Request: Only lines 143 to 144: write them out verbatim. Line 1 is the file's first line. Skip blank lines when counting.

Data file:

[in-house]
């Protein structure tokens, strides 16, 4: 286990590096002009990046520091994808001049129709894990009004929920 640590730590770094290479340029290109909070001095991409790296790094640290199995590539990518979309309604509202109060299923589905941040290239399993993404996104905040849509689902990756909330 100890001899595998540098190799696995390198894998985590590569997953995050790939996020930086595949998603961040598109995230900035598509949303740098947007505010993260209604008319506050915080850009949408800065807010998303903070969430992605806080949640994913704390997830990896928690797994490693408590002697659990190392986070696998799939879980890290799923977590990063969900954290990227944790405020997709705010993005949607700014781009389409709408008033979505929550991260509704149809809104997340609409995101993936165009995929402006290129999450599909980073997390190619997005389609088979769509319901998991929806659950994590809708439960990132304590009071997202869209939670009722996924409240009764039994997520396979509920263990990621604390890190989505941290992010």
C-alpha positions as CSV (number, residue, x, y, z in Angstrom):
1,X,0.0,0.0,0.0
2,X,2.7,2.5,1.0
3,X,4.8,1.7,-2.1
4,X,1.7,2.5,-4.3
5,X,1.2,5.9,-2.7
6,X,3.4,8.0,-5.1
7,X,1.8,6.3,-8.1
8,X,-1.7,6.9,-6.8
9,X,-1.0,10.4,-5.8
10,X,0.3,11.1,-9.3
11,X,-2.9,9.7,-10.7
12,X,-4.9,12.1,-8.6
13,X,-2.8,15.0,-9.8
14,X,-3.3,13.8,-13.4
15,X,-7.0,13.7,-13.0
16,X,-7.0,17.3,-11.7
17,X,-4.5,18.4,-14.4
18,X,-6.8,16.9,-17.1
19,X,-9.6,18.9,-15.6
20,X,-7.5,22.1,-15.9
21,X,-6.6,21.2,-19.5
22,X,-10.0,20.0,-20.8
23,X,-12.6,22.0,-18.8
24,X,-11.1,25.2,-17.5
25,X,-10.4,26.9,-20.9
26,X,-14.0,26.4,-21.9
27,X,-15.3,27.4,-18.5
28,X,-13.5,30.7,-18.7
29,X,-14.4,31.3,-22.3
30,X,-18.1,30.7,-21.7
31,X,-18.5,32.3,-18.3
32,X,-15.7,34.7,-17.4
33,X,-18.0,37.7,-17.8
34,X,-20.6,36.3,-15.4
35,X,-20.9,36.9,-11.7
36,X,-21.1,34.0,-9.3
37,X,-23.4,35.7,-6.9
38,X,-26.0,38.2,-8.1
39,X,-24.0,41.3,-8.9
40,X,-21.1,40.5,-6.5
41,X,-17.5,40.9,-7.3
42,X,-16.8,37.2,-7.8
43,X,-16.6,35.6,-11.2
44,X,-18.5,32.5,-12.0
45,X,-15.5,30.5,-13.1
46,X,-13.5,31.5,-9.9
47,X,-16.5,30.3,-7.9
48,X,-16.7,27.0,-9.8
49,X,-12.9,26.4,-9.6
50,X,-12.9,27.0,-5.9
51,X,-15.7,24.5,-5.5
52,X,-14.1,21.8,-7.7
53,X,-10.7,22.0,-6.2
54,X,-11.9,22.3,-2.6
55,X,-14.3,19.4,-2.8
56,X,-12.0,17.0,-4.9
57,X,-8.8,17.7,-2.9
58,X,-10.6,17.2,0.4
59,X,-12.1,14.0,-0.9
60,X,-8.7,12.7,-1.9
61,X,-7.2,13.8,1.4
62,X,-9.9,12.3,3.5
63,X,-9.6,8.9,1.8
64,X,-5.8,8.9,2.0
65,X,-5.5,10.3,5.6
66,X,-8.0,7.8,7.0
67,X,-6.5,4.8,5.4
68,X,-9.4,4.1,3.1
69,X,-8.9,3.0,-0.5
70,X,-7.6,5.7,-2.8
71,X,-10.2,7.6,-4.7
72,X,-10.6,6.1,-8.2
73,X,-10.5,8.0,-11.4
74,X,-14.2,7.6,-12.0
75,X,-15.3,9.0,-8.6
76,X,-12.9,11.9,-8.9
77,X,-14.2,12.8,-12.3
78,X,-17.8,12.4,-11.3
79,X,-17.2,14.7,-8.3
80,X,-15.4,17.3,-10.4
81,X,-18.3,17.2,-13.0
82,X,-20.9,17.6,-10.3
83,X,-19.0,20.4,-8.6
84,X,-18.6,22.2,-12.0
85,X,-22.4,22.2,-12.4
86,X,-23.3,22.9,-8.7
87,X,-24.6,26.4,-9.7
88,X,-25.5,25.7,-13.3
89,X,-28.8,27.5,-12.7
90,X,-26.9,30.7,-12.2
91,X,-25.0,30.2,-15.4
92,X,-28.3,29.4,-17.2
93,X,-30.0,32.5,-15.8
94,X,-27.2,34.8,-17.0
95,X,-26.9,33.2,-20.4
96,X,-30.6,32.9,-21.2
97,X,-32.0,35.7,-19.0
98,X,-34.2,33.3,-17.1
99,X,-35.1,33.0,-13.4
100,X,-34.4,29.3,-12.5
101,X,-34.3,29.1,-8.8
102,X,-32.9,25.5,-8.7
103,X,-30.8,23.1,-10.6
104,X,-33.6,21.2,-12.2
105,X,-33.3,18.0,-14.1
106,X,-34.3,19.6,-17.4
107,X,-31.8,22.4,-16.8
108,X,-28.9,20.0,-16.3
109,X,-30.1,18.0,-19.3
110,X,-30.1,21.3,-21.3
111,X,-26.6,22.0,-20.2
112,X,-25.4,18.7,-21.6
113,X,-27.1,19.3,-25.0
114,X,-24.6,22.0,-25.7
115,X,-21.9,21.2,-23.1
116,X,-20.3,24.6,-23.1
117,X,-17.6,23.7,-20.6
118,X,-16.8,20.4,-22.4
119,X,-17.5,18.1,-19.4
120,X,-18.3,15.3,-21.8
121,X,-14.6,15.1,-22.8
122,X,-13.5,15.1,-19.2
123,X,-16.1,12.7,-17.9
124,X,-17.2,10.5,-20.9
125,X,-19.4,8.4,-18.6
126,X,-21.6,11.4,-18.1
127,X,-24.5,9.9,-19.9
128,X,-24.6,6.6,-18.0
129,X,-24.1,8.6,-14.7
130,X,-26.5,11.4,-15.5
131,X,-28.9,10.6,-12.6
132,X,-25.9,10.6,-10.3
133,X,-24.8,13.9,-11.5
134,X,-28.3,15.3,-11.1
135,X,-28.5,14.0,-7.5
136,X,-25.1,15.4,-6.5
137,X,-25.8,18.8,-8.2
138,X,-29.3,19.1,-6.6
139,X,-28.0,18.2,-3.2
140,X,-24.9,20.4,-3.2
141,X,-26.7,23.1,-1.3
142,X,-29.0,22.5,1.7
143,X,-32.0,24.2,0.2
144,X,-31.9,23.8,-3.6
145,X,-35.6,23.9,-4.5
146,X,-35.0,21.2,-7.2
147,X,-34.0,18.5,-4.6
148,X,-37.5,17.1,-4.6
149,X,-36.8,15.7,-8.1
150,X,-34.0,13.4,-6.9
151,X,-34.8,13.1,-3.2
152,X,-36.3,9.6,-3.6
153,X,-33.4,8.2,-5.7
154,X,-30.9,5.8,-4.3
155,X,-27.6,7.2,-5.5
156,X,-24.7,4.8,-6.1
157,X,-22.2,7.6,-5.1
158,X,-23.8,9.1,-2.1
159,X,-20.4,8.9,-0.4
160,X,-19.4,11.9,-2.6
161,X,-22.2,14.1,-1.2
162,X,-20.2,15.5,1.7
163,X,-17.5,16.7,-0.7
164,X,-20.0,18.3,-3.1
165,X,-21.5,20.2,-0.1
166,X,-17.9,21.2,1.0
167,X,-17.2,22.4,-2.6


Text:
140,X,-24.9,20.4,-3.2
141,X,-26.7,23.1,-1.3